It's the best of times and the worst of times for hacker culture. On the one hand, this is a moment of history-making triumph for a cyber-worm, the complex computer virus known and feared as "Stuxnet."
A stunning evolutionary leap in development of "malware" (the generic term for the mischief-making software a virus embeds in computers via digital networks). Composed, it has been reported, of 15,000 lines of code.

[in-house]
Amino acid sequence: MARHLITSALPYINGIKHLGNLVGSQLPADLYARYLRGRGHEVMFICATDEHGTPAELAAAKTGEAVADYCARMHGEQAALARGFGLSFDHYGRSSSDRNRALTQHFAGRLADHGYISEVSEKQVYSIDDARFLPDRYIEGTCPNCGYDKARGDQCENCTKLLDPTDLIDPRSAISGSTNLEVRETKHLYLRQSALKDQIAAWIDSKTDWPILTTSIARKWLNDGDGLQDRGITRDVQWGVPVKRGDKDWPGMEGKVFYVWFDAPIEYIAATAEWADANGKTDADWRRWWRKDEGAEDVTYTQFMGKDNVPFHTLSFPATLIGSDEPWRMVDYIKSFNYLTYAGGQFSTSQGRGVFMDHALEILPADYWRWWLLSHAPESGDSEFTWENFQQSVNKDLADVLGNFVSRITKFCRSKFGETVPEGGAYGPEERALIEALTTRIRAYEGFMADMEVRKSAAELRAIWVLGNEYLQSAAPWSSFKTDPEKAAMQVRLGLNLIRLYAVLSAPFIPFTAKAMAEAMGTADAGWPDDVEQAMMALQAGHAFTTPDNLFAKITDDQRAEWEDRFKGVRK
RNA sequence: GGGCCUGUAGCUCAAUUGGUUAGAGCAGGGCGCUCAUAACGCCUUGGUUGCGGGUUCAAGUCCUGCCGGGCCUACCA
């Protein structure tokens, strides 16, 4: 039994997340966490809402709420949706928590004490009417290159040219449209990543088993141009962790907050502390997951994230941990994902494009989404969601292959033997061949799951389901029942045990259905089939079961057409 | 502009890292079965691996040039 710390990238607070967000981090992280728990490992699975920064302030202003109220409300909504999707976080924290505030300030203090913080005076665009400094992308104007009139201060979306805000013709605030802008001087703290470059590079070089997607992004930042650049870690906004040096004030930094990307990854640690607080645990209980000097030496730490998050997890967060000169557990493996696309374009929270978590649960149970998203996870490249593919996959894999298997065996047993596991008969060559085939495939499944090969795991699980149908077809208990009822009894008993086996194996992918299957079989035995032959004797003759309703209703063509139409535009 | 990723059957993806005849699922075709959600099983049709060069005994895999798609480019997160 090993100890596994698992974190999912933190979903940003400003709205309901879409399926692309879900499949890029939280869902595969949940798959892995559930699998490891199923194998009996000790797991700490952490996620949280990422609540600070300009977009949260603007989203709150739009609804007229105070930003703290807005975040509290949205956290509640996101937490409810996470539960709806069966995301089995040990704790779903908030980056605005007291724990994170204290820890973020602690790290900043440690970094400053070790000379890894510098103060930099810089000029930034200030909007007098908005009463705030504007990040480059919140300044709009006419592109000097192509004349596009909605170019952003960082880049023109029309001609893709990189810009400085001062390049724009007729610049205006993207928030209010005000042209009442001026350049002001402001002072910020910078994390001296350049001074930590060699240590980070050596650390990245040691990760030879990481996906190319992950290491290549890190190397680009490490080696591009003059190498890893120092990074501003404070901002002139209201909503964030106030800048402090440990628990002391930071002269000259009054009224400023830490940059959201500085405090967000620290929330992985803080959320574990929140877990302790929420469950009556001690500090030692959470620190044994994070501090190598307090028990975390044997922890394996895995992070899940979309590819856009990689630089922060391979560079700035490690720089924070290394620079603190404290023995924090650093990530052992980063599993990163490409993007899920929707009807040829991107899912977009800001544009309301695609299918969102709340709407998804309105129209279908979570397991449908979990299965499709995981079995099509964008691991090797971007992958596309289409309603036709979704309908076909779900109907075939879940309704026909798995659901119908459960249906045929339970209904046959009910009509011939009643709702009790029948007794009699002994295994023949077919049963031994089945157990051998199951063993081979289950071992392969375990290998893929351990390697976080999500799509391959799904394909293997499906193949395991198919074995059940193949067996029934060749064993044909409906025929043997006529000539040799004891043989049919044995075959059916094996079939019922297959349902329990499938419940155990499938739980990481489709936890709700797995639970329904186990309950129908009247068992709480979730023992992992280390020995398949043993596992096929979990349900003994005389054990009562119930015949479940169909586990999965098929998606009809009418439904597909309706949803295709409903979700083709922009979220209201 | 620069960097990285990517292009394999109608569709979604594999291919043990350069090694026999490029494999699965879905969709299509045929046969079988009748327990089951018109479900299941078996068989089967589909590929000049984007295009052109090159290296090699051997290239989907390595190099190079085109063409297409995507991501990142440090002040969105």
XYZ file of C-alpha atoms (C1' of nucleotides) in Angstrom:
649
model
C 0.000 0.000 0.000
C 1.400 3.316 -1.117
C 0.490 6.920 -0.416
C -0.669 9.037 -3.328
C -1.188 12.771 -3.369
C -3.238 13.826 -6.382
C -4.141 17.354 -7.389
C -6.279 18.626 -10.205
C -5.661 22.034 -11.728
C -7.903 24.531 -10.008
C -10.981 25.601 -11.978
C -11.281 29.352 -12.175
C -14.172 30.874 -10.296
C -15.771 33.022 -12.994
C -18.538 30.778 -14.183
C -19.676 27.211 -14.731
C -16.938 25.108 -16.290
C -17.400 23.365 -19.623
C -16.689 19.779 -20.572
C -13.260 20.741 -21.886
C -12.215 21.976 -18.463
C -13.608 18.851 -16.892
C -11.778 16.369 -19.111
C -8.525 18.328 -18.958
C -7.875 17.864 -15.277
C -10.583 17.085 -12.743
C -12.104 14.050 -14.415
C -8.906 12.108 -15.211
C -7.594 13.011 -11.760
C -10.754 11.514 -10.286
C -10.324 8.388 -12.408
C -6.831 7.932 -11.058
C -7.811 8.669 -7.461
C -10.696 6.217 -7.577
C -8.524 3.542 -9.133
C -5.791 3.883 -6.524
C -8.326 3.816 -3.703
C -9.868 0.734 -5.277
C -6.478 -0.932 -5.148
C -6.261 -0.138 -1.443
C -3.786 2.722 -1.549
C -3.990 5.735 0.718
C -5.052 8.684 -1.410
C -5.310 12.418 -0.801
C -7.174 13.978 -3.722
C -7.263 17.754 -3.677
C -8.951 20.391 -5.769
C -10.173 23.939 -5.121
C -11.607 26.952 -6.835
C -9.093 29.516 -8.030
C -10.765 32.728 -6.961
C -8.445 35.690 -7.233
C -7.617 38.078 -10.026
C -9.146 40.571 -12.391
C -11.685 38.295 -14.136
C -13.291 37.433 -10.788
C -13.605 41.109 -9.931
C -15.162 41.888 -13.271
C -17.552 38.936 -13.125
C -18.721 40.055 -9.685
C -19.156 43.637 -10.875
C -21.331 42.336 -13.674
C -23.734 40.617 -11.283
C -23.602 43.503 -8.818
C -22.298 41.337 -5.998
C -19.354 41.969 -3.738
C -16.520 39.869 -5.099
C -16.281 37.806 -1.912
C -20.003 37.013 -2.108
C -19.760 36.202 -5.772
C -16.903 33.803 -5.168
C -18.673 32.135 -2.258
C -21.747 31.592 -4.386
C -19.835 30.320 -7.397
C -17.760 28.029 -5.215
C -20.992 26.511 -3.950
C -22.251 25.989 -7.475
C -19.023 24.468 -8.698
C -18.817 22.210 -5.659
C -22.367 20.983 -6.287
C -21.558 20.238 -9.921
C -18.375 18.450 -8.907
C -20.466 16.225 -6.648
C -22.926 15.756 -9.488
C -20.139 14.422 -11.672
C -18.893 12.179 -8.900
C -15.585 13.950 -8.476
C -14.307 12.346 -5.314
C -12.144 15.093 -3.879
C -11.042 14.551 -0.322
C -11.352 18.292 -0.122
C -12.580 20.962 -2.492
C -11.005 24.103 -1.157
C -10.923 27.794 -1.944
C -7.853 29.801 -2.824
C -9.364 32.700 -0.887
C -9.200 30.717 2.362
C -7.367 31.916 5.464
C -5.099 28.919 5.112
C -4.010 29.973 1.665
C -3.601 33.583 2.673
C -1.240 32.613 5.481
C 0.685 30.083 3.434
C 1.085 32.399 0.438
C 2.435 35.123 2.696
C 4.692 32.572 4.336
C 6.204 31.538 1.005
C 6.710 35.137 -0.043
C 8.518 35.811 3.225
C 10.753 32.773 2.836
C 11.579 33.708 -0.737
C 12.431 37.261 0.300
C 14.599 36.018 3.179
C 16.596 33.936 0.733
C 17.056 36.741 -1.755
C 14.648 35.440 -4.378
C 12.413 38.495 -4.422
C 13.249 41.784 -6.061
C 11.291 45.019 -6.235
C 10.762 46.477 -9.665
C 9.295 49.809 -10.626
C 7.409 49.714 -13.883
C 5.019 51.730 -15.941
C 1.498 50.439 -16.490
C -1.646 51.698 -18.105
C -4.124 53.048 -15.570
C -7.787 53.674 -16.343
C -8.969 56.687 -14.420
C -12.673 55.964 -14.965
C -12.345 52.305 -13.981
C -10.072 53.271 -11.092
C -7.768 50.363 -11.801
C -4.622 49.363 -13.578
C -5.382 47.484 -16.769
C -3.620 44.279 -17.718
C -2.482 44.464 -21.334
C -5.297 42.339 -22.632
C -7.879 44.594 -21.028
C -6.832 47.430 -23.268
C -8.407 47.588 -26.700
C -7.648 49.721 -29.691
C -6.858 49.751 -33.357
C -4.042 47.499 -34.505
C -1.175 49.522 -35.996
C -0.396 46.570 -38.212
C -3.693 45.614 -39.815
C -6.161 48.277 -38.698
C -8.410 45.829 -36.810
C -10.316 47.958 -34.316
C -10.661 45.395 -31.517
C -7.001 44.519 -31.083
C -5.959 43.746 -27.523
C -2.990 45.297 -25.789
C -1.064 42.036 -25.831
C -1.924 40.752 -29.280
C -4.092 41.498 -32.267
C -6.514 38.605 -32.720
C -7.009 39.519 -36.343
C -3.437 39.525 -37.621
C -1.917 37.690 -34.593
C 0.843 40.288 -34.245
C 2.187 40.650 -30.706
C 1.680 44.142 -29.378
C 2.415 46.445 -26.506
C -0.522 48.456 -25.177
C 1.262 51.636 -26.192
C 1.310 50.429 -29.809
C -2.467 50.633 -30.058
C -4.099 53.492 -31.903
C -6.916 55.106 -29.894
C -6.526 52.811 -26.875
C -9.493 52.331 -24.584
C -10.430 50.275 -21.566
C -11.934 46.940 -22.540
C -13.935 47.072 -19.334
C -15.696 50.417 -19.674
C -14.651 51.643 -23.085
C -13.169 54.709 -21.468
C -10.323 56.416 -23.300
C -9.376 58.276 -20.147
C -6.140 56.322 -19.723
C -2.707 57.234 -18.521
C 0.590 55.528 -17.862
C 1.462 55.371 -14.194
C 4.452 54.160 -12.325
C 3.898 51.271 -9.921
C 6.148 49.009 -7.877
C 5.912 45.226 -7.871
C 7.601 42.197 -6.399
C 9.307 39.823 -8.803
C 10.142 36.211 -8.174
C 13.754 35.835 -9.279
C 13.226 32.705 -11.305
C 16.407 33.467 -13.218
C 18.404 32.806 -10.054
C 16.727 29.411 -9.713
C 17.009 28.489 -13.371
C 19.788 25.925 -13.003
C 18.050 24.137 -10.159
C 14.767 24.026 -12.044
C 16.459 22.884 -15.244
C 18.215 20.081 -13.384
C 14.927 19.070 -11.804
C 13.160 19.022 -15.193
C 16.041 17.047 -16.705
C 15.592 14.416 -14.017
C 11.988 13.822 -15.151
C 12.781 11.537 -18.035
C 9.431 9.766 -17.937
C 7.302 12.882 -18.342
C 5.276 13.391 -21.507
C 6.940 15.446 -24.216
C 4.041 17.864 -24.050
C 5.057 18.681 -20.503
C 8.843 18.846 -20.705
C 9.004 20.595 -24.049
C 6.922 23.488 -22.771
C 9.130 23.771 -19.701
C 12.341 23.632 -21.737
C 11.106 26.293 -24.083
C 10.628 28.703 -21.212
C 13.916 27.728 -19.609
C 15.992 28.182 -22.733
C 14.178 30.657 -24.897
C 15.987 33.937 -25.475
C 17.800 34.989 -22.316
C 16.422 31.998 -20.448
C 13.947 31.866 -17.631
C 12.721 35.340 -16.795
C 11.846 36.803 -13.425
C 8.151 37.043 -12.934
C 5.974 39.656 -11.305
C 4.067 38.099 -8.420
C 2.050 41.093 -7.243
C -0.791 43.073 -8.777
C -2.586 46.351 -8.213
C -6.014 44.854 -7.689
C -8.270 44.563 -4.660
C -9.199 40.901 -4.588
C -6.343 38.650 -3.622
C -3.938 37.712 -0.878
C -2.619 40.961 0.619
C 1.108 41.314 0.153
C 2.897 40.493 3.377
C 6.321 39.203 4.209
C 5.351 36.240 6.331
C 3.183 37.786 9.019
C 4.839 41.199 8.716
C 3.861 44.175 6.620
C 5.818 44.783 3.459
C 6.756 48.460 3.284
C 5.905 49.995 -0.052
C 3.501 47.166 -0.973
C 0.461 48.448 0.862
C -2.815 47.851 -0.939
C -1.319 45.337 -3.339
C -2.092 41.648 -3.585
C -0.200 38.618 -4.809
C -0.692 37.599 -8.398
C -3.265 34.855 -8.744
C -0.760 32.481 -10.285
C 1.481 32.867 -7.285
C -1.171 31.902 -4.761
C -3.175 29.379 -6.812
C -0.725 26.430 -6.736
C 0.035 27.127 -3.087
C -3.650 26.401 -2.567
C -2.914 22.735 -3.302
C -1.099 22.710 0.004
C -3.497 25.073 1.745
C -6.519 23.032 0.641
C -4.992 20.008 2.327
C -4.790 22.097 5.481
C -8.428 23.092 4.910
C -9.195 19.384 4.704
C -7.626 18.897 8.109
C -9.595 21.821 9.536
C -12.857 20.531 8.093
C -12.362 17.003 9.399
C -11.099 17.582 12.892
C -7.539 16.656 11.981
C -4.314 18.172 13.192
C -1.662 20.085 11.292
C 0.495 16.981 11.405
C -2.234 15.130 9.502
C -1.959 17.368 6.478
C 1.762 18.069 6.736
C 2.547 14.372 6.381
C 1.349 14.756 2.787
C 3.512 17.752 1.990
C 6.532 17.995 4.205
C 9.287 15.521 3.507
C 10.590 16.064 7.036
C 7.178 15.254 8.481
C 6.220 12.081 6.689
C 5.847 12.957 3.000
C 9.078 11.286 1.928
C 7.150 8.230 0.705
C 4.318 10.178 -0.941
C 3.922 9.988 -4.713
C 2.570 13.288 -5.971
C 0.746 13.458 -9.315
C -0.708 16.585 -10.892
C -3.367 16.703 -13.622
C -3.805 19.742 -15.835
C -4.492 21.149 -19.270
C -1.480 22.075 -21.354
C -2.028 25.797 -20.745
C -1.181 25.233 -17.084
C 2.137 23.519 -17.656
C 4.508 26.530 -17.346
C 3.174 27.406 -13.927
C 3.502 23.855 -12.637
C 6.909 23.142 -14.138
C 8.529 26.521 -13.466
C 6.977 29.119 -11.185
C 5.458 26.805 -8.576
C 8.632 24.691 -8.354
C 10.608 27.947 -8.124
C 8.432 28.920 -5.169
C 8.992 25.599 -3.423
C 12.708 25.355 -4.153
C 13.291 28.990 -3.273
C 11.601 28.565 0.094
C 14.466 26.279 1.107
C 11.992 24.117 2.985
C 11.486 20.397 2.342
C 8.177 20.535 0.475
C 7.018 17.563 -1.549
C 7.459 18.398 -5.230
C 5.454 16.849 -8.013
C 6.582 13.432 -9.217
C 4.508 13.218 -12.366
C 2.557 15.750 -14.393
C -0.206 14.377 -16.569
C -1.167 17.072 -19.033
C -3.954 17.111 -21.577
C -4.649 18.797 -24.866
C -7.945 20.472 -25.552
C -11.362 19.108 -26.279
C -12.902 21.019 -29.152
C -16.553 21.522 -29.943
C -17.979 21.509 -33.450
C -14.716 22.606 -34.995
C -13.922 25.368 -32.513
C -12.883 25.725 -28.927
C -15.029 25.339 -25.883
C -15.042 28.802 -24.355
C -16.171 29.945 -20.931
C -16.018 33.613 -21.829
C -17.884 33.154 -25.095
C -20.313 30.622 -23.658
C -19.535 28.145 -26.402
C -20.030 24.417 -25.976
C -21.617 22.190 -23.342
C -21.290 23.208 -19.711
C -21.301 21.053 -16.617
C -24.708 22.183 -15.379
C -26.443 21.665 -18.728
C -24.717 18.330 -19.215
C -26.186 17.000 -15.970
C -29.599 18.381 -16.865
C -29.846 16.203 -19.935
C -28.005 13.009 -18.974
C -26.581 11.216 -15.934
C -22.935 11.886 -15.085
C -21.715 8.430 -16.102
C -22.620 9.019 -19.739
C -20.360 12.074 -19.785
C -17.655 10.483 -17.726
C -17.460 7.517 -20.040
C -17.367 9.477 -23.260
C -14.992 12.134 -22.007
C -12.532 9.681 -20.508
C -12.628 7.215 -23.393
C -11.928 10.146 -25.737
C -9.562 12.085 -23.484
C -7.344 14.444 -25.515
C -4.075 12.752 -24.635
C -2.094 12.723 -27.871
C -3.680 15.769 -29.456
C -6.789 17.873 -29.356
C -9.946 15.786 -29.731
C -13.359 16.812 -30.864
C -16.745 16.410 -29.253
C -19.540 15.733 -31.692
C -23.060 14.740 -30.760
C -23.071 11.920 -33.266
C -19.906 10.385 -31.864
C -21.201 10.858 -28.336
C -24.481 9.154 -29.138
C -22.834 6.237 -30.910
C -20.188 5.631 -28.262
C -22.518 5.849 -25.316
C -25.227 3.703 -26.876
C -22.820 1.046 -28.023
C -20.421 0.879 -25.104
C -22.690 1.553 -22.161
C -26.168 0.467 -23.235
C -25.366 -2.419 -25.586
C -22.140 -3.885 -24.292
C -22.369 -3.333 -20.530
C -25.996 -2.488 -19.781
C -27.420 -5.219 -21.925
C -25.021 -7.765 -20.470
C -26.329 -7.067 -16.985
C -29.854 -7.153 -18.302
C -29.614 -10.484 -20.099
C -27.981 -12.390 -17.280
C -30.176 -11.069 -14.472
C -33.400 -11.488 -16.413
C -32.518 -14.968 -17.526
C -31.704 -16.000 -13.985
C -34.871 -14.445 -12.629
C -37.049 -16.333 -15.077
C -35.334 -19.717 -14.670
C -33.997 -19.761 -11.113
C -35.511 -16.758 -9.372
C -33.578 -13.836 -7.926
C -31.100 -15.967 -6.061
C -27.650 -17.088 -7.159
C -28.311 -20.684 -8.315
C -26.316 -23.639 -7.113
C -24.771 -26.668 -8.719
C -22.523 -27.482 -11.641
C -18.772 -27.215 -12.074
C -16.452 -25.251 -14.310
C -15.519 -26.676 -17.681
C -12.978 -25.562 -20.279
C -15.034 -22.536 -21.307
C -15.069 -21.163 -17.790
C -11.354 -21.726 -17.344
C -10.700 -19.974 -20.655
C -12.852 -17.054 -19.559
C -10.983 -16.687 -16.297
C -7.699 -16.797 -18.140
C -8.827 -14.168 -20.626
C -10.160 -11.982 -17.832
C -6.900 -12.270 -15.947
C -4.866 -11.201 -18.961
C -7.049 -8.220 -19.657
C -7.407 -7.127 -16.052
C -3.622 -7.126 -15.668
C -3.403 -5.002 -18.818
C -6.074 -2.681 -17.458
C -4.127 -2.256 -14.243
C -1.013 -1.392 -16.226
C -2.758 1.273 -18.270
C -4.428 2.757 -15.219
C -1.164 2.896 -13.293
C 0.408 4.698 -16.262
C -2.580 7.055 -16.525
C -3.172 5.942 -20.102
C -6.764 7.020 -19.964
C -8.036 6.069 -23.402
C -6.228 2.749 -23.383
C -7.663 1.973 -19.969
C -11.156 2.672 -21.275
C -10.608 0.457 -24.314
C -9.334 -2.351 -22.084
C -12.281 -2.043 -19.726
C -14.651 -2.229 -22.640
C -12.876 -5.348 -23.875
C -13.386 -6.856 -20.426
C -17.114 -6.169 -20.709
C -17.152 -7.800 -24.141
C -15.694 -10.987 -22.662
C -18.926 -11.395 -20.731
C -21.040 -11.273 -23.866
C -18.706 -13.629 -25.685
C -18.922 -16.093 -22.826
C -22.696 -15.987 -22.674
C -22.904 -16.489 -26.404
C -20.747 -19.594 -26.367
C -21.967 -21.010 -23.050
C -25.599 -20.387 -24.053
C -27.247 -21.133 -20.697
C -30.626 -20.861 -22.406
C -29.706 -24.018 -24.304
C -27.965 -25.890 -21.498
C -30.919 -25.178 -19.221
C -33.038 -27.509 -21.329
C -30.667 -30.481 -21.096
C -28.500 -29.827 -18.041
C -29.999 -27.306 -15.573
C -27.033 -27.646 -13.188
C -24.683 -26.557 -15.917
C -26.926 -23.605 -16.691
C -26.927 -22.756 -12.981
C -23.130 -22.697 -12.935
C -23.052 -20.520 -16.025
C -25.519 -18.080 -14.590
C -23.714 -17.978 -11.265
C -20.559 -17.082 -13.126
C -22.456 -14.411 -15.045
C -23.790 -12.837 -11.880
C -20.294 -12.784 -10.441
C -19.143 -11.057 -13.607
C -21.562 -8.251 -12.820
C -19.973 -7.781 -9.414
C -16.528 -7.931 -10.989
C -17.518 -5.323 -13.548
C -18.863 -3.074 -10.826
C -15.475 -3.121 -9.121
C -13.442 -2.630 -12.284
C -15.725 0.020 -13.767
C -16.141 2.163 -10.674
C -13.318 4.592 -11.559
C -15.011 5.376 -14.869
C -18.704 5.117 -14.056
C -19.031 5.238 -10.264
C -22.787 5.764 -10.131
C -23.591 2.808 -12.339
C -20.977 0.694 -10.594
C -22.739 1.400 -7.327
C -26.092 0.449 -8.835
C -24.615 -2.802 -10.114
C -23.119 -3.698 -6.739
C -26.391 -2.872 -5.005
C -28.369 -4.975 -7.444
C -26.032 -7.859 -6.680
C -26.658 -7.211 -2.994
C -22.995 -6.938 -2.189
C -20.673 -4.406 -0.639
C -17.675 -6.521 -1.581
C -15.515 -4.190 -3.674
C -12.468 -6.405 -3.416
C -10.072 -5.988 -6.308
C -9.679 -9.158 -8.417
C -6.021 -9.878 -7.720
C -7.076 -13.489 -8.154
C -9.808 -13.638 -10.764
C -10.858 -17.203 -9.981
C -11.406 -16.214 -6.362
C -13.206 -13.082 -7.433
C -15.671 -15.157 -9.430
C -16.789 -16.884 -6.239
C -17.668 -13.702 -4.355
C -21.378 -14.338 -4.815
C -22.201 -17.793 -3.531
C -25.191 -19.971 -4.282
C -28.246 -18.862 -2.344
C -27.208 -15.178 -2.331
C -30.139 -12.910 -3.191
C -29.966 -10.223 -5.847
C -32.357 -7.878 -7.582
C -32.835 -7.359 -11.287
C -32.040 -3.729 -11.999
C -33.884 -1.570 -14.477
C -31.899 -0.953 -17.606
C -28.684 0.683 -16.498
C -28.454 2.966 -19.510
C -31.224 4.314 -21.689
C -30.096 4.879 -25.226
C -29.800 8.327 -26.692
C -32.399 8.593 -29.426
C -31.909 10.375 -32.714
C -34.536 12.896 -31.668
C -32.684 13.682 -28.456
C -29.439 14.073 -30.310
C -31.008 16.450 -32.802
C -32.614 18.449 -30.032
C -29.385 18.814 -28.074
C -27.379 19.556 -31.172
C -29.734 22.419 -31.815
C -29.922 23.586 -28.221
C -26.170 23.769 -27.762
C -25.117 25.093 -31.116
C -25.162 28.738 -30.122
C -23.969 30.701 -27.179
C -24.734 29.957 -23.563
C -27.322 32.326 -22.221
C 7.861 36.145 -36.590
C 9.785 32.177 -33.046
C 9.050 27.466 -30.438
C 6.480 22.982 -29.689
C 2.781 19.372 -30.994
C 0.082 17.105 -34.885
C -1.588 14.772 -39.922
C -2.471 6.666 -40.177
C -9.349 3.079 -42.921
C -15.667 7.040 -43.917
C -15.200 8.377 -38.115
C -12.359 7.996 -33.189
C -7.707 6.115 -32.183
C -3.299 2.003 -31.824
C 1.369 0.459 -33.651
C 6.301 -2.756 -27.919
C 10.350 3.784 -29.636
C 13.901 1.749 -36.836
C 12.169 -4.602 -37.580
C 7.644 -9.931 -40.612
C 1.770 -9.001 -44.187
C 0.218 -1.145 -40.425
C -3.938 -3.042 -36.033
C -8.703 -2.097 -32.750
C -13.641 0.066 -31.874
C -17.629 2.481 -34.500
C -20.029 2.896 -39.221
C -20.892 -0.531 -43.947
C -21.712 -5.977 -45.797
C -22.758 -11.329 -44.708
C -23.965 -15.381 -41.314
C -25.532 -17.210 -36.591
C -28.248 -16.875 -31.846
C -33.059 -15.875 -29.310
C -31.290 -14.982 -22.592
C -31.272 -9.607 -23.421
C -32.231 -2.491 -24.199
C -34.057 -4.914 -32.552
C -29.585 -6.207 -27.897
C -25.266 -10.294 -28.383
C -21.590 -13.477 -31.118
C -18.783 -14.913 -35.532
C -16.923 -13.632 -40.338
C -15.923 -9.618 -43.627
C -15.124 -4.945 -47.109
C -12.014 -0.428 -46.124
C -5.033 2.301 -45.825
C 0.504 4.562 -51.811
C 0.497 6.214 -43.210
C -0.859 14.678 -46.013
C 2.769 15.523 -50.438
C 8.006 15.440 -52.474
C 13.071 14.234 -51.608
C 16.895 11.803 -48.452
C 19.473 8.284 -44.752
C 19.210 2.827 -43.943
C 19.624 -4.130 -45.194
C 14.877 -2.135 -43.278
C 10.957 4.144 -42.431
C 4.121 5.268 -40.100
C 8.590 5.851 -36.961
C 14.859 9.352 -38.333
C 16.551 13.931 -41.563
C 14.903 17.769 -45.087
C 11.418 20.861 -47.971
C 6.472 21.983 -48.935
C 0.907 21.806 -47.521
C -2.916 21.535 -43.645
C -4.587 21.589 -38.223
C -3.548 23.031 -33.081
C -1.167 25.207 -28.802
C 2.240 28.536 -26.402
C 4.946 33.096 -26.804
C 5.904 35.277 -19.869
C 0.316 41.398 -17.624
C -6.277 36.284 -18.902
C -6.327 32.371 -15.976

Stuxnet exhibited virtual superpowers last fall by penetrating, taking control of, and jamming into self-destruction some 1,000 precisely calibrated uranium-refining centrifuges in Iran's Natanz nuclear facility.
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